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“Bite-Size Bits of Local, National, and Global History”
“Bite-Size Bits of Local, National, and Global History”
Near Gettysburg in Adams County, Pennsylvania — The American Northeast (Mid-Atlantic)
 

Lee's Headquarters at Gettysburg

Climax on Seminary Ridge

 
 
Lee's Headquarters at Gettysburg Marker image. Click for full size.
By Karl Stelly, November 14, 2016
1. Lee's Headquarters at Gettysburg Marker
Inscription.
"On every side the passion, rage and frenzy of fearless men or reckless boys devoted to slaughter or doomed to death! The same sun that a day before had been shining to cure the wheat-sheaves of the harvest of peace, now glared to pierce the gray pall of battle's powder smoke or to bloat the corpses of battle's victims."
—Augustus Buell, "The Cannoneer" (1890)

During the heavy fighting late in the afternoon of July 1, 1863, Seminary Ridge became the final defensive position of the Union's First Army Corps west of Gettysburg. Twenty-one cannons and thousands of battle-weary men crowned the heights with the aim of repelling Confederate forces ascending the ridge. The Union line was buckling to the left and right but the position near the Thompson house was holding.

The 143rd Pennsylvania Infantry was posted here along with three guns of Lt. James Stewart's Battery B, 4th United States Artillery, blasting deadly volleys of iron into Gen. Alfred Scales's North Carolina soldiers across the Chambersburg Pike. The Confederates pushed onward, however, unhinging the entire Union line from Seminary Ridge. The position here around the Thompson house was the very last to fall. Union soldiers sought refuge in the railroad cut to your right and rear. Once the fighting ended, dead and wounded soldiers
Sketch of Stewart's Battery in Action image. Click for full size.
By Karl Stelly, November 14, 2016
2. Sketch of Stewart's Battery in Action
were scattered around here. The widow Thompson and her neighbors cared for the wounded men of both sides, while the dead of both armies were buried near the places where they fell.
 
Erected 2016 by The Civil War Trust and Civil War Trails.
 
Marker series. This marker is included in the Pennsylvania Civil War Trails marker series.
 
Location. 39° 50.135′ N, 77° 14.736′ W. Marker is near Gettysburg, Pennsylvania, in Adams County. Marker is on Chambersburg Pike (U.S. 30) west of Seminary Ridge, on the left when traveling east. Touch for map. The marker is about 40 yards east of the monument to Battery B, 4th U.S. Artillery, out in the open field. Marker is in this post office area: Gettysburg PA 17325, United States of America.
 
Other nearby markers. At least 8 other markers are within walking distance of this marker. Battery B, Fourth U.S. Artillery (within shouting distance of this marker); Highway Headquarters (was within shouting distance of this marker but has been reported missing. ); a different marker also named Lee's Headquarters at Gettysburg (within shouting distance of this marker); a different marker also named Lee's Headquarters at Gettysburg (within shouting distance of this marker);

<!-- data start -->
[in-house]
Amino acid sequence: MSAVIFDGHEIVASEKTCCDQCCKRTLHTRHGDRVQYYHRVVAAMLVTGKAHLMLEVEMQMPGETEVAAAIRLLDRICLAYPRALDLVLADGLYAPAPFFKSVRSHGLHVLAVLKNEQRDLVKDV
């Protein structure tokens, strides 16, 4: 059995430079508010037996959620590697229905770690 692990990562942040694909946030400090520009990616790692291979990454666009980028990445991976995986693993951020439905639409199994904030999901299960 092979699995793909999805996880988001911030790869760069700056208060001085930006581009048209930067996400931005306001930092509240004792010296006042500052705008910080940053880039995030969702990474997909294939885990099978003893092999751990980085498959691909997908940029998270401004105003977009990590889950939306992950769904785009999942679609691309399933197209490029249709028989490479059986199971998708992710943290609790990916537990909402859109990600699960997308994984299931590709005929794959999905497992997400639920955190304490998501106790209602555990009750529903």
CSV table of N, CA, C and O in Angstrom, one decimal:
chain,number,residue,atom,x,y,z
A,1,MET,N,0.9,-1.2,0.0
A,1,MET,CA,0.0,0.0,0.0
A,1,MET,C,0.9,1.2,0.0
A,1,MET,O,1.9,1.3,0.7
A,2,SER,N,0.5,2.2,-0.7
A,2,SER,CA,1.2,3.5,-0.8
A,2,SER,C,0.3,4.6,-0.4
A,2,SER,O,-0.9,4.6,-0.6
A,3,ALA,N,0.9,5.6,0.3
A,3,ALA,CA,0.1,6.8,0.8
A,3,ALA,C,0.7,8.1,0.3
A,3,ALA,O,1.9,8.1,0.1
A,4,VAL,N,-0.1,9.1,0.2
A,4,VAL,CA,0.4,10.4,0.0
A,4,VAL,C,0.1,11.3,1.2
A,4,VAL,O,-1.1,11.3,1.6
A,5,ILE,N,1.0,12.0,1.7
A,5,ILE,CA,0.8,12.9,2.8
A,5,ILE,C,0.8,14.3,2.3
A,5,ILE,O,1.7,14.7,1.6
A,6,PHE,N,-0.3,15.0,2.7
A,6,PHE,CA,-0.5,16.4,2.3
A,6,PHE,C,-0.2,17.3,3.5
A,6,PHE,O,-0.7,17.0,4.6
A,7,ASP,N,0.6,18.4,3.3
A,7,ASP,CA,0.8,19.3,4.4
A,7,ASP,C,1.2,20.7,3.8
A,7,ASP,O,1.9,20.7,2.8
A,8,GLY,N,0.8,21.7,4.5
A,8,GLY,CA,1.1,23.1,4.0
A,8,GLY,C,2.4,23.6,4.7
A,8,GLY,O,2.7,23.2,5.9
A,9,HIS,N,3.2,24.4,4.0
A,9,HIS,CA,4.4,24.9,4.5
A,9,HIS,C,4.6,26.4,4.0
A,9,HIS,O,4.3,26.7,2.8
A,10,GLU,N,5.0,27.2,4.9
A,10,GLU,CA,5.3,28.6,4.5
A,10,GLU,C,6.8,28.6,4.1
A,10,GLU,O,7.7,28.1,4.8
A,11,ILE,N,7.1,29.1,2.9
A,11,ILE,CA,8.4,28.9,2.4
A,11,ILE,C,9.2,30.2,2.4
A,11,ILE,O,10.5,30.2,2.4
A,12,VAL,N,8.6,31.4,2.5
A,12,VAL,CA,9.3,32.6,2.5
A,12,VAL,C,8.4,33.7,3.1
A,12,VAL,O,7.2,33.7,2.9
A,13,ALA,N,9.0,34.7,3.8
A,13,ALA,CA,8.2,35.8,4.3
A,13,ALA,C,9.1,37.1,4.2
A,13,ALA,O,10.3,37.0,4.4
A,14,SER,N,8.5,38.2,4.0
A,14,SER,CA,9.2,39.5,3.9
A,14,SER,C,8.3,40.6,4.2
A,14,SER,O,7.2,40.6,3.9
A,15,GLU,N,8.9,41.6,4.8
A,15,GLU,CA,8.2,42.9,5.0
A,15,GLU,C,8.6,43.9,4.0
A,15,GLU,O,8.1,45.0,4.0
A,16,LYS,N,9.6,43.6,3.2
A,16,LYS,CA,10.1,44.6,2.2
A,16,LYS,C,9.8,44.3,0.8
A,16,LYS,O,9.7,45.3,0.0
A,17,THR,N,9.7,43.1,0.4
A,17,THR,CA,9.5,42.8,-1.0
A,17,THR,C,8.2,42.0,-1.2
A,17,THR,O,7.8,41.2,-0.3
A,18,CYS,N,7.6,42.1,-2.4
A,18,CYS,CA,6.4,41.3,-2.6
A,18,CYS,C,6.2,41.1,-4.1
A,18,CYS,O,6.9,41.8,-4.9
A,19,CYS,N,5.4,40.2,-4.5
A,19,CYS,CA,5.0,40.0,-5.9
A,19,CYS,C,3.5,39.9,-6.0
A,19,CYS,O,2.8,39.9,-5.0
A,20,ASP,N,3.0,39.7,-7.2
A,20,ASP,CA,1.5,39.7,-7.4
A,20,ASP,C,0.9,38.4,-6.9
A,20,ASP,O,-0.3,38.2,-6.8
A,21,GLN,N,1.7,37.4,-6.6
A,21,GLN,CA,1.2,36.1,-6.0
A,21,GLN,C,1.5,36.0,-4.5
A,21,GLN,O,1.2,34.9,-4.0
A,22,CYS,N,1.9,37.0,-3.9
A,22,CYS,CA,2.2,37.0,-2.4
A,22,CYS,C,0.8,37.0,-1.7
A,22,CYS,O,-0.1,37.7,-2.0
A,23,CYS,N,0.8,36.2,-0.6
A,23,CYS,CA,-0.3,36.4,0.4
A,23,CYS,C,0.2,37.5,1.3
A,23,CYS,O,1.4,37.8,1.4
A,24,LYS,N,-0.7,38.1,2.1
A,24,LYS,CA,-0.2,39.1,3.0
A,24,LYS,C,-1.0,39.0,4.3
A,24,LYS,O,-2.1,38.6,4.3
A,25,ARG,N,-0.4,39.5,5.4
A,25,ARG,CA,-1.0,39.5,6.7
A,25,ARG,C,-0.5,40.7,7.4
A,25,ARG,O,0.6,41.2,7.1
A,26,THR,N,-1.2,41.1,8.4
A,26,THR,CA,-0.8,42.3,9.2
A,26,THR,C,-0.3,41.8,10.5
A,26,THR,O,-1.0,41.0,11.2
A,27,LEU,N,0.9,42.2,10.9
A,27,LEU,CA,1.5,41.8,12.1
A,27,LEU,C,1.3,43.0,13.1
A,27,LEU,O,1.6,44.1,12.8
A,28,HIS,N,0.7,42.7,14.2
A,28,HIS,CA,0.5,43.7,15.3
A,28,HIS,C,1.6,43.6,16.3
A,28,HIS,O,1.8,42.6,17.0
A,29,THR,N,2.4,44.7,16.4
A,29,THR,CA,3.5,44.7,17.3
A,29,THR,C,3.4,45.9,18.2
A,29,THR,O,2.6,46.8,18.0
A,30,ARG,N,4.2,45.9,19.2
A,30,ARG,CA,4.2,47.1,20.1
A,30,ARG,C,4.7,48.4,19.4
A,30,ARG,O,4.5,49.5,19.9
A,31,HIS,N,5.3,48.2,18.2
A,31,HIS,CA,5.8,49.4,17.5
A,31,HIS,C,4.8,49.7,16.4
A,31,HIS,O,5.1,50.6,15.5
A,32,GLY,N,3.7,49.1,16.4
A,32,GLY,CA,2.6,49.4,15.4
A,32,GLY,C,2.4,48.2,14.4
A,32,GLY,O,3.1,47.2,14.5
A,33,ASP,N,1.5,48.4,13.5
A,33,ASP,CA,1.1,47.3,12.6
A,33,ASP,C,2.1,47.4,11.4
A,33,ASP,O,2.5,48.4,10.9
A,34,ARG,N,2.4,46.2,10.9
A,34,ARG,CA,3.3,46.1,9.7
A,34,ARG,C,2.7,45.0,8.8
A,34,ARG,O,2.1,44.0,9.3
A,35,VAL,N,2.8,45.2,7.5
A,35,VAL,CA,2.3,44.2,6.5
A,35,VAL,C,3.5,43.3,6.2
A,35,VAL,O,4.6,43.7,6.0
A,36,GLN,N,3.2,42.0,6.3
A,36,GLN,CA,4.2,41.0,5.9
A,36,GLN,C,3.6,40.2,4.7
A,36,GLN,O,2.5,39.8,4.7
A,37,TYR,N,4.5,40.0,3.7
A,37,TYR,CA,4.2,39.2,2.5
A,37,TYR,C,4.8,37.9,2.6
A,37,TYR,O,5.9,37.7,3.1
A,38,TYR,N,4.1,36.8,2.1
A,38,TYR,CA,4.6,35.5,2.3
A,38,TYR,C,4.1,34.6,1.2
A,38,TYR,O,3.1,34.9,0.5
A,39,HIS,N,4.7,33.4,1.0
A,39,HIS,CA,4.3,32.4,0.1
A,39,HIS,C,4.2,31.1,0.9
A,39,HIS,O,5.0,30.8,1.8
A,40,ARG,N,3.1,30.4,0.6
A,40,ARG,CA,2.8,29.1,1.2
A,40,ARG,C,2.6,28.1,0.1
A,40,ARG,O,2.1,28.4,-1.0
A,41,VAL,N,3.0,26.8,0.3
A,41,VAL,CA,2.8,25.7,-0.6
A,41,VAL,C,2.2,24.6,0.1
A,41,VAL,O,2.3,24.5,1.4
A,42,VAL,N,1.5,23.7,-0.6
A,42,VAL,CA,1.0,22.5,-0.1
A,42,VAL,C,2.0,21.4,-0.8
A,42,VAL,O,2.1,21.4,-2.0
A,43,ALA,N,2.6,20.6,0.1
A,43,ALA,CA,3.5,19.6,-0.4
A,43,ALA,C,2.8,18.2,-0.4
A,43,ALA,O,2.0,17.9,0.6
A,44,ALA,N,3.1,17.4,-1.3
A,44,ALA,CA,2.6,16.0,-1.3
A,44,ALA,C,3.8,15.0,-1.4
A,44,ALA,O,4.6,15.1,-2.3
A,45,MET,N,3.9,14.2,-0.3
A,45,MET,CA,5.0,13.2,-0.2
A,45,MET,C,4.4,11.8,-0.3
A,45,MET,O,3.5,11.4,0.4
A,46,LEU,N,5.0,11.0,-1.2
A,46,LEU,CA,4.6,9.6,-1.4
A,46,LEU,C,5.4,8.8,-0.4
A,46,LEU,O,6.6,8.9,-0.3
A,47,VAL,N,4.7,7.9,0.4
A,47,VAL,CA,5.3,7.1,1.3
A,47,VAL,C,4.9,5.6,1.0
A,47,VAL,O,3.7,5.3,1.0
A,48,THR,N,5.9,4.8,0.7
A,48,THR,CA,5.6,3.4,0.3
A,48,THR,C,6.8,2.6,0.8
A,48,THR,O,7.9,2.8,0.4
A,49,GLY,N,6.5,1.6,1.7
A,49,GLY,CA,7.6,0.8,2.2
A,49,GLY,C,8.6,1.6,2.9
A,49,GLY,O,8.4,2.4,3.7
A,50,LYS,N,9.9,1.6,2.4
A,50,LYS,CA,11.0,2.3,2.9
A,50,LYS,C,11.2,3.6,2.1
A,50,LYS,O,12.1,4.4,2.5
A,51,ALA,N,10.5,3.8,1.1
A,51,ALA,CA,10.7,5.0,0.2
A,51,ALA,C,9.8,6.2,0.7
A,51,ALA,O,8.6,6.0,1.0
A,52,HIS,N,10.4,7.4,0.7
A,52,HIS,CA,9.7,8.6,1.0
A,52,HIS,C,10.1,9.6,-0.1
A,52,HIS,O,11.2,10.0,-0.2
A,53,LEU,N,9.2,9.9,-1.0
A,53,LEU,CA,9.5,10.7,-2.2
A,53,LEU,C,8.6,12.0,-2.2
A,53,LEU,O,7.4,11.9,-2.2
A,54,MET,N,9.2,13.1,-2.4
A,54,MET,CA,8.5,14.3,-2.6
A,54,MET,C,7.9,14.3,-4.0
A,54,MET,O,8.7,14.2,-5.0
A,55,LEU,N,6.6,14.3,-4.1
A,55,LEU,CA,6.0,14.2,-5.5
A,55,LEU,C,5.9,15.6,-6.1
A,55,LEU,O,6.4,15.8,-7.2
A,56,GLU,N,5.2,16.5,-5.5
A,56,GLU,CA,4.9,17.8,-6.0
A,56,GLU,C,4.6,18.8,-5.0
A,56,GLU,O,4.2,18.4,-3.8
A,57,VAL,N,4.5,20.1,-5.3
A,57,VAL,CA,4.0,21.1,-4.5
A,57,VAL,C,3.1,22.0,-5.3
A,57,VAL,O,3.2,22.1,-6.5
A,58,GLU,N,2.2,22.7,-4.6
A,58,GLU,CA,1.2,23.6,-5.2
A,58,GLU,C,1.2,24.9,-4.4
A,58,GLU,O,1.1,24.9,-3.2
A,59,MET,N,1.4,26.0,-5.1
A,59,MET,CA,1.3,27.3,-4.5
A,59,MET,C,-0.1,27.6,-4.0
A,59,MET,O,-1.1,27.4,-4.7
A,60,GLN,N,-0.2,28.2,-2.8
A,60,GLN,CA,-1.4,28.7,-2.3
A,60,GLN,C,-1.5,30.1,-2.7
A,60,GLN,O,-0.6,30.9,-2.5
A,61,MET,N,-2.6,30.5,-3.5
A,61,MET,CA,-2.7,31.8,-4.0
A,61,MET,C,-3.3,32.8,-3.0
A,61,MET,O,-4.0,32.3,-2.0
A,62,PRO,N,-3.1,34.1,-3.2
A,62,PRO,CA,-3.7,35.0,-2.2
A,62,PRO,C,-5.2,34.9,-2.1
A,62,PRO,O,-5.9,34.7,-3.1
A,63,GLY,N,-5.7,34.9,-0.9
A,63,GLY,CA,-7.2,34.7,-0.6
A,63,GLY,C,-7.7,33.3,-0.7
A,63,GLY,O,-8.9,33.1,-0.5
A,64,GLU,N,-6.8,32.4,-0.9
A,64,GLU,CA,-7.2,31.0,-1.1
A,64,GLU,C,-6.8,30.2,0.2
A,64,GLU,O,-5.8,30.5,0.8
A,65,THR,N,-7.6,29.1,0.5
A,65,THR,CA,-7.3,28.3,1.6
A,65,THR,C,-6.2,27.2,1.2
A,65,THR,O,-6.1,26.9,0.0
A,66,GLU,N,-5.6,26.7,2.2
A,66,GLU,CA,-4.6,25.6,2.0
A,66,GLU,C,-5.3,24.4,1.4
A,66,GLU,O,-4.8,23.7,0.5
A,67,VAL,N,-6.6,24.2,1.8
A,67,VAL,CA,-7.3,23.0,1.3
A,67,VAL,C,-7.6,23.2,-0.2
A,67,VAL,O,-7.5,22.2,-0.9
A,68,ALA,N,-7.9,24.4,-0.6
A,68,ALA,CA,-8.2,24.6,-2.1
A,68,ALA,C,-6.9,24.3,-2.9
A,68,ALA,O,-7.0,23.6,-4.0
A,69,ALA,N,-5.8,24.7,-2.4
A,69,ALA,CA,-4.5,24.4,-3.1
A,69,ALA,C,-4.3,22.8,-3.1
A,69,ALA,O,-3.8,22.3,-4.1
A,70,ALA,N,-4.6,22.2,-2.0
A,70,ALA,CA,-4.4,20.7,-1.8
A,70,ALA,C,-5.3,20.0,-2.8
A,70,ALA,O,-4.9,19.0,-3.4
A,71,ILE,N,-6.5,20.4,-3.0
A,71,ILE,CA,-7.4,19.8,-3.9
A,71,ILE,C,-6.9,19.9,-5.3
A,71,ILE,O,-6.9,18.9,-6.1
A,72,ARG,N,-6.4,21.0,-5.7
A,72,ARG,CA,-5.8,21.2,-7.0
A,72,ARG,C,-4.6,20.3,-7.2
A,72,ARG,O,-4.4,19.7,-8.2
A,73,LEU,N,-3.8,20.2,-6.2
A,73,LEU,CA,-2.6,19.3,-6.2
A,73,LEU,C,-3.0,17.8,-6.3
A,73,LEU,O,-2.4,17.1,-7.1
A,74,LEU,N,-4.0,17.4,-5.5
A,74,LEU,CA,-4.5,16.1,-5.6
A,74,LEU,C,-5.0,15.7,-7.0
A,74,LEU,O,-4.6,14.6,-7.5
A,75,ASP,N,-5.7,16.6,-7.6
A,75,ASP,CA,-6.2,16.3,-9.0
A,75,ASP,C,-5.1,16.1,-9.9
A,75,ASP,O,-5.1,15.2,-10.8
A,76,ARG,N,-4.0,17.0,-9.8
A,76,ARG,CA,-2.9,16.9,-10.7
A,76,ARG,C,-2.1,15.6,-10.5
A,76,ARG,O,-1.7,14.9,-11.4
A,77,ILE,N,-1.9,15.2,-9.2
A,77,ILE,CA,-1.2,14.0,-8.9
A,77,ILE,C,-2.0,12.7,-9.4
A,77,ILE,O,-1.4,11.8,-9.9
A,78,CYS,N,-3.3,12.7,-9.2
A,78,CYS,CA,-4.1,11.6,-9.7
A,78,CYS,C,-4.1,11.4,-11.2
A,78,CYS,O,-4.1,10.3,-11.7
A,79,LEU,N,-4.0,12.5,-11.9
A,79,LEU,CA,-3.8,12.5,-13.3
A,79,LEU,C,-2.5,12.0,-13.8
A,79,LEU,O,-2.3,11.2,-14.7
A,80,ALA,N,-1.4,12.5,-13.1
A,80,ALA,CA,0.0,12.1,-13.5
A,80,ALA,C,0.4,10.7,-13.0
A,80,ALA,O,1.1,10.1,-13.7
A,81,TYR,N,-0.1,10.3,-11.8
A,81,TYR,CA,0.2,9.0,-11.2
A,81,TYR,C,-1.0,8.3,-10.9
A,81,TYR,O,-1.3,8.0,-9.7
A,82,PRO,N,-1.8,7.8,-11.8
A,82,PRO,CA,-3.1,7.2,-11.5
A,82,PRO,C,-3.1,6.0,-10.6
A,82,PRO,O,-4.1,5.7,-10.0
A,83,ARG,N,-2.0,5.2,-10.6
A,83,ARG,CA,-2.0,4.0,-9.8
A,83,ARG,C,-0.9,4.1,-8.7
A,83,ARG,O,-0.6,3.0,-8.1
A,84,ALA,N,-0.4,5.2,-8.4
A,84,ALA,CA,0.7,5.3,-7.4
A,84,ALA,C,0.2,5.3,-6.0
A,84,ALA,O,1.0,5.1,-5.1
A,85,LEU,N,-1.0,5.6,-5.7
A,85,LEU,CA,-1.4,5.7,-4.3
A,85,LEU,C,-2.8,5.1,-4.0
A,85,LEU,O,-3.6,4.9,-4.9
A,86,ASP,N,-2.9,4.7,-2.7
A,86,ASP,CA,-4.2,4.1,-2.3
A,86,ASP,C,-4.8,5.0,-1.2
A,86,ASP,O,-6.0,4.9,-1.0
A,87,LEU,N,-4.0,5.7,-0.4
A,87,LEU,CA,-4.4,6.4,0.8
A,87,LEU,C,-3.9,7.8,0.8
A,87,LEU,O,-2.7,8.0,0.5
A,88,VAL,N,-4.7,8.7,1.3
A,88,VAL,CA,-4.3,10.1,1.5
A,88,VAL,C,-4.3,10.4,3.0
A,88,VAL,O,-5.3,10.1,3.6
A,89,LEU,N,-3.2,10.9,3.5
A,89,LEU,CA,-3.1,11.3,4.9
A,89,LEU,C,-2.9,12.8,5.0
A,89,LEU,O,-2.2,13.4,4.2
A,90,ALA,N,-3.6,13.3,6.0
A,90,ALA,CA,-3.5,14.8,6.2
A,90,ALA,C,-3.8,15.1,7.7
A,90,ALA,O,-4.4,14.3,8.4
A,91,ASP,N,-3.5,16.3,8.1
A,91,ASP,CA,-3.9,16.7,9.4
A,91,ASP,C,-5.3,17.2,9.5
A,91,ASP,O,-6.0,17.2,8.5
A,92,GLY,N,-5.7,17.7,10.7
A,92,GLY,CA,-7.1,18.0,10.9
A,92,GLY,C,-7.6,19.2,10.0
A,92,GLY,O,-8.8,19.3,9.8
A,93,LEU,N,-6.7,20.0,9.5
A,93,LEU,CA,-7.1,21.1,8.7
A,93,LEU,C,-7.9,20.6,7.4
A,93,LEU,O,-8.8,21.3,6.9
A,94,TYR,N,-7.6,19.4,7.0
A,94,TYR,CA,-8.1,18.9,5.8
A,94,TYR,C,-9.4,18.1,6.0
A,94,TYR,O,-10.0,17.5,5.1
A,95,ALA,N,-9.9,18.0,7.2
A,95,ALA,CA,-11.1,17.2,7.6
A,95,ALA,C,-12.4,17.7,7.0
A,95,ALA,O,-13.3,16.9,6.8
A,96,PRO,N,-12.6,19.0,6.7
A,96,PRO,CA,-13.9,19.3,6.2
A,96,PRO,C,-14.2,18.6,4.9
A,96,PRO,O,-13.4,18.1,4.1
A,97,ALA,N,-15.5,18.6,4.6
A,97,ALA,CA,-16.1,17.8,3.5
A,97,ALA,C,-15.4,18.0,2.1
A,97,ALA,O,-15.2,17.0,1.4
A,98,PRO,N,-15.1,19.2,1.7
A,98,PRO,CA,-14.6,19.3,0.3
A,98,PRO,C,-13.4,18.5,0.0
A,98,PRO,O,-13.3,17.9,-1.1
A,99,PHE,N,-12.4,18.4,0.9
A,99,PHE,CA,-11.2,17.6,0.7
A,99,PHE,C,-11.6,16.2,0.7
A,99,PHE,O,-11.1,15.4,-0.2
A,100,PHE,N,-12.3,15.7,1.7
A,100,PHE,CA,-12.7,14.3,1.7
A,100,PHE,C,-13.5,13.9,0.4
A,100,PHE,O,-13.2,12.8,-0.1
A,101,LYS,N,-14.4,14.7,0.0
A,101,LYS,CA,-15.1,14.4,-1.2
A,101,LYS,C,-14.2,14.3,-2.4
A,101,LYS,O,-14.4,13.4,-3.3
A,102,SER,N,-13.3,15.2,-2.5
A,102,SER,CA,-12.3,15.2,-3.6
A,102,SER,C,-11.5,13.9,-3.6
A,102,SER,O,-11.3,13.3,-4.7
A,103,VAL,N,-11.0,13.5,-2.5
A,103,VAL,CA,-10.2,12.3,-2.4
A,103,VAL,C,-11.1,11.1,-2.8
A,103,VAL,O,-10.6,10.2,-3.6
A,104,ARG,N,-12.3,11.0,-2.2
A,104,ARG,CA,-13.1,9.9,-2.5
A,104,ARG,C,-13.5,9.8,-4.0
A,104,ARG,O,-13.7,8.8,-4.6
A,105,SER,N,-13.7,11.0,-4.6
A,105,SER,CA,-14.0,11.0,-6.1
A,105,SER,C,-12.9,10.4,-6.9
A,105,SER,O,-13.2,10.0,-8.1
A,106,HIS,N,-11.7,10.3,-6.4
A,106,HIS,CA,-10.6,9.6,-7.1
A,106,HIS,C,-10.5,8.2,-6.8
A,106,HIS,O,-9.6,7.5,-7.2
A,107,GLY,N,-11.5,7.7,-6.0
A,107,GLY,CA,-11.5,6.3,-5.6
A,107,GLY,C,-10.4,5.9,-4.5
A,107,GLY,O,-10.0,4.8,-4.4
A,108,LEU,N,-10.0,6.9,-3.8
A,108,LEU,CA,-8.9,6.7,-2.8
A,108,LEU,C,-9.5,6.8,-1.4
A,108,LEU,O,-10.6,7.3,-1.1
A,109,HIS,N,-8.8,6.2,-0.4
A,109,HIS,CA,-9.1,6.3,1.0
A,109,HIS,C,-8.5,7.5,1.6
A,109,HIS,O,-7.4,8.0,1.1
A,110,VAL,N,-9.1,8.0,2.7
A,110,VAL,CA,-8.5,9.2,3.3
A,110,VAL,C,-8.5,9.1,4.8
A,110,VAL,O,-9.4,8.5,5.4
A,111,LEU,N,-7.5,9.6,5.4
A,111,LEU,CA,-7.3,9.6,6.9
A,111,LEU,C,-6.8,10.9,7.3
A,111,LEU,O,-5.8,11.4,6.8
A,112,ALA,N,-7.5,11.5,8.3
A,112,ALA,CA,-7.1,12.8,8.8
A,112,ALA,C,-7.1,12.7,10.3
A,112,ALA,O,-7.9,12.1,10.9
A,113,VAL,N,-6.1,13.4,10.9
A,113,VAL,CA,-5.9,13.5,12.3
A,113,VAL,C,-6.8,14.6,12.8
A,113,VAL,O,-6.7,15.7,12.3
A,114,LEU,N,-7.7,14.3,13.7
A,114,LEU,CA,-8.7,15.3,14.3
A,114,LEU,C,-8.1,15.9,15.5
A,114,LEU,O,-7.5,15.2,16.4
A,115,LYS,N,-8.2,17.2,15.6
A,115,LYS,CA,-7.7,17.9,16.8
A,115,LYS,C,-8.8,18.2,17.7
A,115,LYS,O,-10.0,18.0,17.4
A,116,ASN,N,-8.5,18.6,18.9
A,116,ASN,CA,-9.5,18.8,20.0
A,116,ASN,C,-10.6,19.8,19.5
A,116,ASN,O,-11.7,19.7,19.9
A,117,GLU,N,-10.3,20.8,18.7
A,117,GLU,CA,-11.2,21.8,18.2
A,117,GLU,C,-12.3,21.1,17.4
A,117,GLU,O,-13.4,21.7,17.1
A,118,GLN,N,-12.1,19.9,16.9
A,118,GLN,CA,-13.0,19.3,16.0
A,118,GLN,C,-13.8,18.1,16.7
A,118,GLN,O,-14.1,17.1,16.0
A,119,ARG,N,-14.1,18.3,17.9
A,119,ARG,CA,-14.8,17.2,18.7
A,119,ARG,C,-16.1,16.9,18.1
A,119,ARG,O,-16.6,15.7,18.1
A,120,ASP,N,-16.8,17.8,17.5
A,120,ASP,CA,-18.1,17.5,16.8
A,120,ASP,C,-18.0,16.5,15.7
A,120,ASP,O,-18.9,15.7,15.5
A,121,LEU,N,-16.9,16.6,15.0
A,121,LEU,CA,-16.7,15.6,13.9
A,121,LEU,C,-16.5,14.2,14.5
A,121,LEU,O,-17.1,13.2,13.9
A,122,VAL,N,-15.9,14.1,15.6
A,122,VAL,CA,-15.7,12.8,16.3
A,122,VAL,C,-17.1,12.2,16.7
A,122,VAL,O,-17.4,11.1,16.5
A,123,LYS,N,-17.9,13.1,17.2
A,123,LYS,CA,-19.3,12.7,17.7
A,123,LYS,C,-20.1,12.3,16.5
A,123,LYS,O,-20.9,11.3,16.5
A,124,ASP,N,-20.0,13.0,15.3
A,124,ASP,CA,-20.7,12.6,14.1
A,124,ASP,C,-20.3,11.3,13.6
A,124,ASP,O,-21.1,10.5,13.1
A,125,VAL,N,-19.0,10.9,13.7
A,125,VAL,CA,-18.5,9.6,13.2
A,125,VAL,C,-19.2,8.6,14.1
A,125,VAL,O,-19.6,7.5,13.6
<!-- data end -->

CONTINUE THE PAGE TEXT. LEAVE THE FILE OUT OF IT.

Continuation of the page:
Map of This Position on Seminary Ridge image. Click for full size.
By Karl Stelly, November 14, 2016
3. Map of This Position on Seminary Ridge
Headquarters of the Army of Northern Virginia (about 300 feet away, measured in a direct line); a different marker also named Lee's Headquarters at Gettysburg (about 300 feet away); Salem Virginia Artillery (about 300 feet away); a different marker also named Lee's Headquarters at Gettysburg (about 300 feet away). Touch for a list and map of all markers in Gettysburg.
 
Also see . . .  Civil War Trust. (Submitted on November 23, 2016.)
 
Categories. War, US Civil
 
Lee's Headquarters at Gettysburg Marker image. Click for full size.
By Bill Coughlin, April 18, 2017
4. Lee's Headquarters at Gettysburg Marker
Lee's Headquarters at Gettysburg Marker image. Click for full size.
By Karl Stelly, November 14, 2016
5. Lee's Headquarters at Gettysburg Marker
The marker can be seen in the distance. This view was taken from near the Thompson House.
Stewart's Battery B, 4th U.S. Artillery Monument image. Click for full size.
By Karl Stelly, November 14, 2016
6. Stewart's Battery B, 4th U.S. Artillery Monument
As seen from the marker
 
 
Credits. This page was last revised on April 19, 2017. This page originally submitted on November 19, 2016, by Karl Stelly of Gettysburg, Pennsylvania. This page has been viewed 231 times since then and 102 times this year. Photos:   1, 2, 3. submitted on November 19, 2016, by Karl Stelly of Gettysburg, Pennsylvania.   4. submitted on April 18, 2017, by Bill Coughlin of North Arlington, New Jersey.   5, 6. submitted on November 19, 2016, by Karl Stelly of Gettysburg, Pennsylvania. • Bernard Fisher was the editor who published this page.
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